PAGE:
High standards for high-risk projects

We need to vigorously defend our remaining rivers from over-damming and strengthen the laws and standards that protect them

By Peter Bosshard & Himanshu Thakkar, Samir Mehta
Published: Tuesday 17 June 2014

We need to vigorously defend our remaining rivers from over-damming and strengthen the laws and standards that protect them

Peter Bosshard and Samir MehtaIn the Himalayas and on the Mekong, on the great rivers of China and the Amazon, in the highlands of Laos and Ethiopia, the world is experiencing an unprecedented dam building boom. Traditional funders such as the World Bank and new financiers from China, India and Brazil are all vying to get a piece of the action.

Climate change makes reducing our carbon footprint imperative. Yet as dams move from the floodplains into remote mountain areas, they are creating ever more serious risks to fragile ecosystems, vulnerable (often indigenous) communities, geologically unstable valley slopes and large downstream populations. The flood disaster in Uttarakhand reminds us of the risks of developing vulnerable river valleys beyond their carrying capacity under a changing climate.

The collapsed Vishnuprayag dam after the 2013 floods in Uttarakhand (Photo: Matu Jansangthan)

Search for appropriate standards

What standards are appropriate to address the risks of the current generation of large dams?

In a new paper for the International Institute for Environment and Development, Jamie Skinner and Larry Haas warn that new dam builders no longer feel bound by international social and environmental standards, and propagate the voluntary scorecard of the Hydropower Sustainability Assessment Protocol (HSAP) instead. HSAP may be a useful internal checklist for dam building companies. Yet its application is controlled by the dam industry, and the protocol is not an appropriate tool for setting public policy.

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At a time when wind and solar power have become commercially viable, governments need to follow sound decision-making processes that evaluate all available needs and options – including on- and offgrid solutions, efficiency improvements and demand-side management – in a balanced and comprehensive way. Integrated Resource Planning and the World Commission on Dams report offer frameworks for such a process, as does River Basin Planning in the water sector.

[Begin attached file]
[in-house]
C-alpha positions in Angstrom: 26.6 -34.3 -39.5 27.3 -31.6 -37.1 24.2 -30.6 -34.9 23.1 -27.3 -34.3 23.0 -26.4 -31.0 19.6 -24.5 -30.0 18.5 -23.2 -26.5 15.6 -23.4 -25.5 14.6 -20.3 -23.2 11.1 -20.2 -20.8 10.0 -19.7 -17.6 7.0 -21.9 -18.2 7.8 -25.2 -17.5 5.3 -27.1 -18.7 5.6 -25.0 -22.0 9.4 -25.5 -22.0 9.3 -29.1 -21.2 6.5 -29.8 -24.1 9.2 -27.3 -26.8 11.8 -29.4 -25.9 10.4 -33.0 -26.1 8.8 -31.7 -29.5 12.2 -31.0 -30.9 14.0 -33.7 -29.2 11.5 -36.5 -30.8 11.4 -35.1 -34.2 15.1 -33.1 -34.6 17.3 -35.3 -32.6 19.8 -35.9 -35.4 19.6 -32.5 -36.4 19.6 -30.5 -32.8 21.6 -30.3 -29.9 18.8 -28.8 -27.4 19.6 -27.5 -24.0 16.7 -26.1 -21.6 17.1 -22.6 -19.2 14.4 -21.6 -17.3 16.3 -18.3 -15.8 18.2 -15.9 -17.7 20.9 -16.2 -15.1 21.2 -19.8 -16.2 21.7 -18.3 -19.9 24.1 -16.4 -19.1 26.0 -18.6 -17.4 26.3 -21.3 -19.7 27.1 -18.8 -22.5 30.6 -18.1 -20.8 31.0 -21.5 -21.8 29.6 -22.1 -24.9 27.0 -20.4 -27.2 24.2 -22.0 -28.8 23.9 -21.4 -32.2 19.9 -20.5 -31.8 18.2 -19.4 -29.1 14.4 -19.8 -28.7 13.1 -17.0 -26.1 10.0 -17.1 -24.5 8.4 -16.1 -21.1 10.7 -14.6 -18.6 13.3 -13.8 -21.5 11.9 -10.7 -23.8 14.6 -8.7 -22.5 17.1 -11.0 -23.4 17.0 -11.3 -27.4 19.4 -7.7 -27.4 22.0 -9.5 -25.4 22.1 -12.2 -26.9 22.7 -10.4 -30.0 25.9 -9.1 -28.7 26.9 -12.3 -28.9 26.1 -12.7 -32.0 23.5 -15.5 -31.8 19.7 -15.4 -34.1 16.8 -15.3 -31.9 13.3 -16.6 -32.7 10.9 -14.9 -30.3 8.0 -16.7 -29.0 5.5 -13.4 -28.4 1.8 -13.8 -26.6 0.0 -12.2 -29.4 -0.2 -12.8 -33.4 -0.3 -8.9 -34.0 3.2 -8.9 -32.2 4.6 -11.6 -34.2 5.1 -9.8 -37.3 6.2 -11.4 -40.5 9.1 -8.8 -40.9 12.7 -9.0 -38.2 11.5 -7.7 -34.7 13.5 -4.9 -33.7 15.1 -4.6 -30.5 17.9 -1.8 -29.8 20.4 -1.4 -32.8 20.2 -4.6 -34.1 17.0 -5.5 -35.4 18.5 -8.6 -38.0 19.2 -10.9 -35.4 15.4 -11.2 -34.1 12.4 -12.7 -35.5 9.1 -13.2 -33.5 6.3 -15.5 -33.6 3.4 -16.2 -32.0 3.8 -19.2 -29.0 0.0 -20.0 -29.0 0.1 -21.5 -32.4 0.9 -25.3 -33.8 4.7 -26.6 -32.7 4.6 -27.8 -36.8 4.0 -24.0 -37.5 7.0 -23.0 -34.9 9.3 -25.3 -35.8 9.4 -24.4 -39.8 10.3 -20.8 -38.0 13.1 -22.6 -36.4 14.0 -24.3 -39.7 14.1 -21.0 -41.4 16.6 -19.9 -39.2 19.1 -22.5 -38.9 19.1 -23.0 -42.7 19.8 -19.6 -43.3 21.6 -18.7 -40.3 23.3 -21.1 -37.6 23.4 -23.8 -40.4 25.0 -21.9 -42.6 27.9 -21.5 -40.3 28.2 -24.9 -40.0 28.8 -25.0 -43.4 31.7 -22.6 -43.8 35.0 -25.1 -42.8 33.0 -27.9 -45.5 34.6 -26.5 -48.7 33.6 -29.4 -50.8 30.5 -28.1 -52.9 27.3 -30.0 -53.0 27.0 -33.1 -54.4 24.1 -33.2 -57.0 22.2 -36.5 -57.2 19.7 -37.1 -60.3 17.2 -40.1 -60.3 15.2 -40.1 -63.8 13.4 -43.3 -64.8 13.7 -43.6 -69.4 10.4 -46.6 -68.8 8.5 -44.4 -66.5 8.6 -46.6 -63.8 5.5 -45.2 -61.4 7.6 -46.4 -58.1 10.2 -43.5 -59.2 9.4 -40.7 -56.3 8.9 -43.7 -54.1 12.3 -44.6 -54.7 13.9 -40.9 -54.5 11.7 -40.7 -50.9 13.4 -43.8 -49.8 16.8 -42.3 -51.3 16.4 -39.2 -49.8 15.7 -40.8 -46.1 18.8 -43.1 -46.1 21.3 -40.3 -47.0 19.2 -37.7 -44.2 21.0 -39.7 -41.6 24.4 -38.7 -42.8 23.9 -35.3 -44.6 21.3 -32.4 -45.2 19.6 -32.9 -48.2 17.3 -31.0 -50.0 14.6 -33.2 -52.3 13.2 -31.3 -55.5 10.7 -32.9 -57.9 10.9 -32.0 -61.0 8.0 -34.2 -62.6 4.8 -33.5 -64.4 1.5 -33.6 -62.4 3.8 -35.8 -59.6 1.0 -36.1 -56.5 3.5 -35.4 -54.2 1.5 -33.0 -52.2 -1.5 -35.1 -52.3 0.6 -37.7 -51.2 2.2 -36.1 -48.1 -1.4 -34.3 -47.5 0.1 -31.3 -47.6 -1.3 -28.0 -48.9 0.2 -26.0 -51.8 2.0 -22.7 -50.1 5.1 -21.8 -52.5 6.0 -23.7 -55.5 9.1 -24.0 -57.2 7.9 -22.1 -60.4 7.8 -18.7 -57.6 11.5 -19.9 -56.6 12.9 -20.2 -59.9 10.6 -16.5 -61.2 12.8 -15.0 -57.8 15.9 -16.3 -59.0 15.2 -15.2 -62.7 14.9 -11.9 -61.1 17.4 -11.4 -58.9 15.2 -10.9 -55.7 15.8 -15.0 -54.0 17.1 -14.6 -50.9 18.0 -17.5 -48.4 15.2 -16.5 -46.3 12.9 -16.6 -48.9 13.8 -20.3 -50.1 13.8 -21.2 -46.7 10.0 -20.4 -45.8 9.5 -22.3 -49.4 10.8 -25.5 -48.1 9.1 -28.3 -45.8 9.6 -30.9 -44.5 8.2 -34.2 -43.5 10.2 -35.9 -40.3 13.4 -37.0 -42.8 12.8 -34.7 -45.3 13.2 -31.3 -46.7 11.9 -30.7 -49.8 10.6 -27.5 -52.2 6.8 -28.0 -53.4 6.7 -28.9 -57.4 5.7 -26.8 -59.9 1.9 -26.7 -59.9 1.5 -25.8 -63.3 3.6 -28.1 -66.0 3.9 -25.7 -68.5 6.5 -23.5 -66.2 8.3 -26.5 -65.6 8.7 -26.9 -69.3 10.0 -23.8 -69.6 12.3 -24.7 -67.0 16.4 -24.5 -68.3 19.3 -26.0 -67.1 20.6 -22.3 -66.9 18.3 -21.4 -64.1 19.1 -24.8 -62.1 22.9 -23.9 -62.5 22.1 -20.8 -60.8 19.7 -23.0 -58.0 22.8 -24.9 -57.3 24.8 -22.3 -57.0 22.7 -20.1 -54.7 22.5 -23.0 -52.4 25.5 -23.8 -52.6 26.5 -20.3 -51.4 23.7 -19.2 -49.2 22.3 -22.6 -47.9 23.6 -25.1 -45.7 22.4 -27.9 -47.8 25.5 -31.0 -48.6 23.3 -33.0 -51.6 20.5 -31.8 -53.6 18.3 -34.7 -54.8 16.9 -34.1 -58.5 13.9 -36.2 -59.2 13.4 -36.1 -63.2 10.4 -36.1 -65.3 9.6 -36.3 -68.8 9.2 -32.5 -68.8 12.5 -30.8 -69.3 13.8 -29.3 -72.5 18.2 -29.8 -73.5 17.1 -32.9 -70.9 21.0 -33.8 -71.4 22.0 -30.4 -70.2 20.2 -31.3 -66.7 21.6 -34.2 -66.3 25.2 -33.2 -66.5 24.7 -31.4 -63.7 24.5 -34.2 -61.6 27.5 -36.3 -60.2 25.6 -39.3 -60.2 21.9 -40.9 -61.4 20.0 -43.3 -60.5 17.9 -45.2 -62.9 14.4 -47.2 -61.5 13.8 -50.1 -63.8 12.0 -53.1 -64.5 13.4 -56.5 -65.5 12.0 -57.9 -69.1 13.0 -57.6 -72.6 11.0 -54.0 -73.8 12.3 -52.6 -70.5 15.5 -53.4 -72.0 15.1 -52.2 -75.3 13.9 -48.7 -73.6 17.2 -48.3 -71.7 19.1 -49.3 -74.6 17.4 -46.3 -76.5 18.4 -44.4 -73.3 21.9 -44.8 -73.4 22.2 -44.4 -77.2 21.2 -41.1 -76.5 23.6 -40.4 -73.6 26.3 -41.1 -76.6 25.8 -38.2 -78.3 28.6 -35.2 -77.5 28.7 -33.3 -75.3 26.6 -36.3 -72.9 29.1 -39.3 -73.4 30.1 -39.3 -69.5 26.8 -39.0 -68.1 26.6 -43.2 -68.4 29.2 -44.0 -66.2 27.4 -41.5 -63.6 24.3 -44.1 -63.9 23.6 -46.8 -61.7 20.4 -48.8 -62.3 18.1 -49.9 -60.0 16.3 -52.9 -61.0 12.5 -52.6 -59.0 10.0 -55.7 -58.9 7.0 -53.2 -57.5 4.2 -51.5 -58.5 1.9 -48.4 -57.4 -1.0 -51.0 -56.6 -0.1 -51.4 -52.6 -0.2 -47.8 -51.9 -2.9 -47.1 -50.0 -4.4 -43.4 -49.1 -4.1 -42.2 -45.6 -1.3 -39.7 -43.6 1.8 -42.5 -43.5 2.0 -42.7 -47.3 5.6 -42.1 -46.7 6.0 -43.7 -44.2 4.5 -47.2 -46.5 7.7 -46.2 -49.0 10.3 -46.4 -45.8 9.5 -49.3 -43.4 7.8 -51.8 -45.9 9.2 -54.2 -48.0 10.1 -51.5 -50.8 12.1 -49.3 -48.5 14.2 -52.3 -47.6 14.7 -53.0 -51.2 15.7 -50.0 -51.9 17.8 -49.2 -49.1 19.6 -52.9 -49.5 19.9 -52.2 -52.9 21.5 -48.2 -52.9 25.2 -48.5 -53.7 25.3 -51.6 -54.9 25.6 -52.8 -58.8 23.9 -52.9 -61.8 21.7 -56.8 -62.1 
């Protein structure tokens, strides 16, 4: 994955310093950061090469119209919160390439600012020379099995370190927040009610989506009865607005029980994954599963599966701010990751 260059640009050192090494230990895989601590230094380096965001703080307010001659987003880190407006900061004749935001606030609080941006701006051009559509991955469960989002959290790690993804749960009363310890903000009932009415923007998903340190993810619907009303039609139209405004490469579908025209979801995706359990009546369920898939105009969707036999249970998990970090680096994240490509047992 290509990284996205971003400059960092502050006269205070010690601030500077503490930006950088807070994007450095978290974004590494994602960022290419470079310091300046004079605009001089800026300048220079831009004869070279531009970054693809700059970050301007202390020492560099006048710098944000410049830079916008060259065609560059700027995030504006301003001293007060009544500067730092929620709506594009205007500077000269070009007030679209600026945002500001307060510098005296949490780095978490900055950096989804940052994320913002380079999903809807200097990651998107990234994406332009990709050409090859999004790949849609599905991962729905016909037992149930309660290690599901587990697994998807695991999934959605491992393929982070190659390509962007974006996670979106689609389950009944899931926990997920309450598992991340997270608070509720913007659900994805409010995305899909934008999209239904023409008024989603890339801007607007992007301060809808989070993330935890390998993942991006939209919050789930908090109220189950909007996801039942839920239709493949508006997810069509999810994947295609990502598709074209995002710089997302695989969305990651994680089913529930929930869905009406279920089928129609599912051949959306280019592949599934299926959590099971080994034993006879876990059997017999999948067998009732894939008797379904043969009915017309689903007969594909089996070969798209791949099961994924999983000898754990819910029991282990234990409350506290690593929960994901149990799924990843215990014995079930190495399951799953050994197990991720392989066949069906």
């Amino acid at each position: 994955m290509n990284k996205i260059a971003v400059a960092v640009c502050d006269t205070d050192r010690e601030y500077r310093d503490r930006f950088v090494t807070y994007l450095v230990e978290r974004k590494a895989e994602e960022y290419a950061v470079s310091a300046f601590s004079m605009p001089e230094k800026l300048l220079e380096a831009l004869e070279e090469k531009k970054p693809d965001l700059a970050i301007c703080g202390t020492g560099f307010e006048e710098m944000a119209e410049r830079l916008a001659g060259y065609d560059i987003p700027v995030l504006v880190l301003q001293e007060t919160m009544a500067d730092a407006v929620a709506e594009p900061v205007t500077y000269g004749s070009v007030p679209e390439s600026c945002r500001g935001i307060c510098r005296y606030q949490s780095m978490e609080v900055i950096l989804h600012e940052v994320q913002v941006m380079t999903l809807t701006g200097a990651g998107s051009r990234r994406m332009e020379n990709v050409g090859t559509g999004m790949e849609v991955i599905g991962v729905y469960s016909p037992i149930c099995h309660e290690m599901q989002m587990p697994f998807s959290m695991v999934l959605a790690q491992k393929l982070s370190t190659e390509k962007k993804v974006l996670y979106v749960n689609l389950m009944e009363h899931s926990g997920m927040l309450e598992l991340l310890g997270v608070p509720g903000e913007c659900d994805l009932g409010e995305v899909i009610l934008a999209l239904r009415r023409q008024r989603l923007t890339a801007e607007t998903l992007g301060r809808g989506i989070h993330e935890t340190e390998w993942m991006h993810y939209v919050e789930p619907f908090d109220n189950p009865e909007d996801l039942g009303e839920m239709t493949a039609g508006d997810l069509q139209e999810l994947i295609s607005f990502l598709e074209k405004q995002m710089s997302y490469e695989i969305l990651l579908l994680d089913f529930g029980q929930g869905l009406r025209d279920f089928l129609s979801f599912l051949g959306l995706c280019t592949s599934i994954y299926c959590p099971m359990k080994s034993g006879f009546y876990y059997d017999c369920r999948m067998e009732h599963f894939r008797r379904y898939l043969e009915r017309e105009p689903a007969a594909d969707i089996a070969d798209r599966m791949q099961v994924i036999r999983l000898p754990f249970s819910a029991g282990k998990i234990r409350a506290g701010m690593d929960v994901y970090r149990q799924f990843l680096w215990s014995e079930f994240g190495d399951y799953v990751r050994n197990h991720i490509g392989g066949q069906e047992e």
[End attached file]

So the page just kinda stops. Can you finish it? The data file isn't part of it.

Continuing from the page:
Once a specific project – be it a wind or a hydropower project –has been selected, civil society groups have no reason to settle for lowest common denominator approaches such as the HSAP Protocol. As Skinner and Haas point out, international financial institutions account for less than 10 per cent of global dam finance. But this was the case even during earlier dam building booms in the 20th century. Yet now like then, many non-traditional funders, from private banks to pension funds, will only feel comfortable investing their money if high standards are applied. Social and environmental risks, after all, easily translate into protests, court cases and costly delays. This is why the policies of international financial institutions are relevant beyond the projects that these actors fund.

Winds of change

New dam builders and financiers from China, India and Brazil may get public guarantees for their projects and ignore international standards altogether. Yet even among leading Chinese companies, the attitudes are changing. After massive protests in Africa, Southeast Asia and other parts of the world, Chinese state-owned enterprises are realising that they may not be around for the long term if they ignore the rights of host communities and the environment where they invest. Even if they feel no moral obligation to adopt standards that they had no role in creating, many companies have taken a new interest in learning from the experience with international standards. Others continue to search quick profits by doing projects on the cheap.

Sinohydro, the world’s largest contractor in the dam building sector, has developed a sustainable development policy which recognises environmental no-go zones and indigenous peoples’ right to free, prior informed consent. The framework is considerably more ambitious than the HSAP scorecard. Since its adoption, Sinohydro has withdrawn from a dam project in Honduras over human rights abuses, and is taking a wait-and-see approach to other contentious projects. In Nepal, the company set new expectations by offering 10 per cent ownership to the families affected by the Upper Tamakoshi Dam. These changes came about through pressure from the ground and open-minded dialogue, not through pussyfooting and lowered expectations from civil society.

International standards play an important role in countries with weak governments, including Nepal, Laos, Burma and many African countries. In India, national legislation and regulation will continue to set the rules. On the national and the international level, standards and regulations are only as good as their implementation. Civil society networks need to combine their efforts to strengthen them with ongoing support for local movements on the ground.

Freshwater ecosystems are more threatened by species extinction than any other major ecosystems. The world’s arteries are endangered not by the development needs of the poor, but by the ever-growing desires of globalizing middle classes. As civil society activists, we need to vigorously defend our remaining rivers from over-damming and strengthen the laws and standards that protect them.

Peter Bosshard and Samir Mehta are the Policy Director and South Asia Director, respectively, of International Rivers


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